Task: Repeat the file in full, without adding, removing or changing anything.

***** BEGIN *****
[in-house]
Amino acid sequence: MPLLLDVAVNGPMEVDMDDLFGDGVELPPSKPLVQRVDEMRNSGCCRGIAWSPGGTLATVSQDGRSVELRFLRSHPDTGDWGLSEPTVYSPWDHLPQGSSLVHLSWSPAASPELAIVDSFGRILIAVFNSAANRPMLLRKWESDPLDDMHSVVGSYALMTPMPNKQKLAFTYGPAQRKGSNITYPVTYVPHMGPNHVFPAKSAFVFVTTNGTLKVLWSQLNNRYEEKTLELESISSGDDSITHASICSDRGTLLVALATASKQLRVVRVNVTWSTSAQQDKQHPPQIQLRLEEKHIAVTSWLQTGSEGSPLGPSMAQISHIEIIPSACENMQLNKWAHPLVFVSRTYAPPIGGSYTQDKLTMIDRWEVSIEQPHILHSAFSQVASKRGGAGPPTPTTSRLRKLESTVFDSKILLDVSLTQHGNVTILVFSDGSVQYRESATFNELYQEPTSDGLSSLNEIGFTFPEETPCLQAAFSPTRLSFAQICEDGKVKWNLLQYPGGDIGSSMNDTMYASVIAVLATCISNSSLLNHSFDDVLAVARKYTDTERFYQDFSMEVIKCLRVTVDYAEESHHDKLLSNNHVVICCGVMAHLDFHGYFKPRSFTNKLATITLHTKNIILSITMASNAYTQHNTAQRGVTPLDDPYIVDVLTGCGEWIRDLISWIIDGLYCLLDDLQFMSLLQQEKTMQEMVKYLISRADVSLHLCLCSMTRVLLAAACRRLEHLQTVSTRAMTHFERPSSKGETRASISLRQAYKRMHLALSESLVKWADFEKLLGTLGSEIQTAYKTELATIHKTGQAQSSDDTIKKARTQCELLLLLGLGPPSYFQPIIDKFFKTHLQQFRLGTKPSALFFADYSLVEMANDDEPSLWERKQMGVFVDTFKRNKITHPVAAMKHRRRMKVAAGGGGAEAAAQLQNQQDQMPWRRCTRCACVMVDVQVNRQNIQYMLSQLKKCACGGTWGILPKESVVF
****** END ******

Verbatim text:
[in-house]
Amino acid sequence: MPLLLDVAVNGPMEVDMDDLFGDGVELPPSKPLVQRVDEMRNSGCCRGIAWSPGGTLATVSQDGRSVELRFLRSHPDTGDWGLSEPTVYSPWDHLPQGSSLVHLSWSPAASPELAIVDSFGRILIAVFNSAANRPMLLRKWESDPLDDMHSVVGSYALMTPMPNKQKLAFTYGPAQRKGSNITYPVTYVPHMGPNHVFPAKSAFVFVTTNGTLKVLWSQLNNRYEEKTLELESISSGDDSITHASICSDRGTLLVALATASKQLRVVRVNVTWSTSAQQDKQHPPQIQLRLEEKHIAVTSWLQTGSEGSPLGPSMAQISHIEIIPSACENMQLNKWAHPLVFVSRTYAPPIGGSYTQDKLTMIDRWEVSIEQPHILHSAFSQVASKRGGAGPPTPTTSRLRKLESTVFDSKILLDVSLTQHGNVTILVFSDGSVQYRESATFNELYQEPTSDGLSSLNEIGFTFPEETPCLQAAFSPTRLSFAQICEDGKVKWNLLQYPGGDIGSSMNDTMYASVIAVLATCISNSSLLNHSFDDVLAVARKYTDTERFYQDFSMEVIKCLRVTVDYAEESHHDKLLSNNHVVICCGVMAHLDFHGYFKPRSFTNKLATITLHTKNIILSITMASNAYTQHNTAQRGVTPLDDPYIVDVLTGCGEWIRDLISWIIDGLYCLLDDLQFMSLLQQEKTMQEMVKYLISRADVSLHLCLCSMTRVLLAAACRRLEHLQTVSTRAMTHFERPSSKGETRASISLRQAYKRMHLALSESLVKWADFEKLLGTLGSEIQTAYKTELATIHKTGQAQSSDDTIKKARTQCELLLLLGLGPPSYFQPIIDKFFKTHLQQFRLGTKPSALFFADYSLVEMANDDEPSLWERKQMGVFVDTFKRNKITHPVAAMKHRRRMKVAAGGGGAEAAAQLQNQQDQMPWRRCTRCACVMVDVQVNRQNIQYMLSQLKKCACGGTWGILPKESVVF